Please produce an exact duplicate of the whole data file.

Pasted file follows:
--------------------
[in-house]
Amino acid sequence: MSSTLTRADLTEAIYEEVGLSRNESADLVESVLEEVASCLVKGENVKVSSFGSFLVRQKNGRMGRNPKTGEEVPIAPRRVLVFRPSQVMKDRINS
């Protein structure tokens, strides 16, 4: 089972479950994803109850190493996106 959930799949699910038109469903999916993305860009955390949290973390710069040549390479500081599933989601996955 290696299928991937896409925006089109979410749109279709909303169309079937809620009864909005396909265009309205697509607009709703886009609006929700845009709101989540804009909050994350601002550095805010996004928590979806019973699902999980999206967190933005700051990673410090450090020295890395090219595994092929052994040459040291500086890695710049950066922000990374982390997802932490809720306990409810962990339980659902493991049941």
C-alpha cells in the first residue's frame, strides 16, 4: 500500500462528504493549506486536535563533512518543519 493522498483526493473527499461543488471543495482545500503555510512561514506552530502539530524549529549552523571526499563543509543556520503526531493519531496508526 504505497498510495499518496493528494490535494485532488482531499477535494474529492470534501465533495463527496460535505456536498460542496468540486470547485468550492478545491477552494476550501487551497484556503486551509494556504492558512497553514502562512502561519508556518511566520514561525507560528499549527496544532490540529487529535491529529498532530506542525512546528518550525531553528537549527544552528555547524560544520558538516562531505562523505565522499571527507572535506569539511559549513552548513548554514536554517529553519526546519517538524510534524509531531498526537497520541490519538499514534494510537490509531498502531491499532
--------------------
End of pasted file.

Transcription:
[in-house]
Amino acid sequence: MSSTLTRADLTEAIYEEVGLSRNESADLVESVLEEVASCLVKGENVKVSSFGSFLVRQKNGRMGRNPKTGEEVPIAPRRVLVFRPSQVMKDRINS
């Protein structure tokens, strides 16, 4: 089972479950994803109850190493996106 959930799949699910038109469903999916993305860009955390949290973390710069040549390479500081599933989601996955 290696299928991937896409925006089109979410749109279709909303169309079937809620009864909005396909265009309205697509607009709703886009609006929700845009709101989540804009909050994350601002550095805010996004928590979806019973699902999980999206967190933005700051990673410090450090020295890395090219595994092929052994040459040291500086890695710049950066922000990374982390997802932490809720306990409810962990339980659902493991049941």
C-alpha cells in the first residue's frame, strides 16, 4: 500500500462528504493549506486536535563533512518543519 493522498483526493473527499461543488471543495482545500503555510512561514506552530502539530524549529549552523571526499563543509543556520503526531493519531496508526 504505497498510495499518496493528494490535494485532488482531499477535494474529492470534501465533495463527496460535505456536498460542496468540486470547485468550492478545491477552494476550501487551497484556503486551509494556504492558512497553514502562512502561519508556518511566520514561525507560528499549527496544532490540529487529535491529529498532530506542525512546528518550525531553528537549527544552528555547524560544520558538516562531505562523505565522499571527507572535506569539511559549513552548513548554514536554517529553519526546519517538524510534524509531531498526537497520541490519538499514534494510537490509531498502531491499532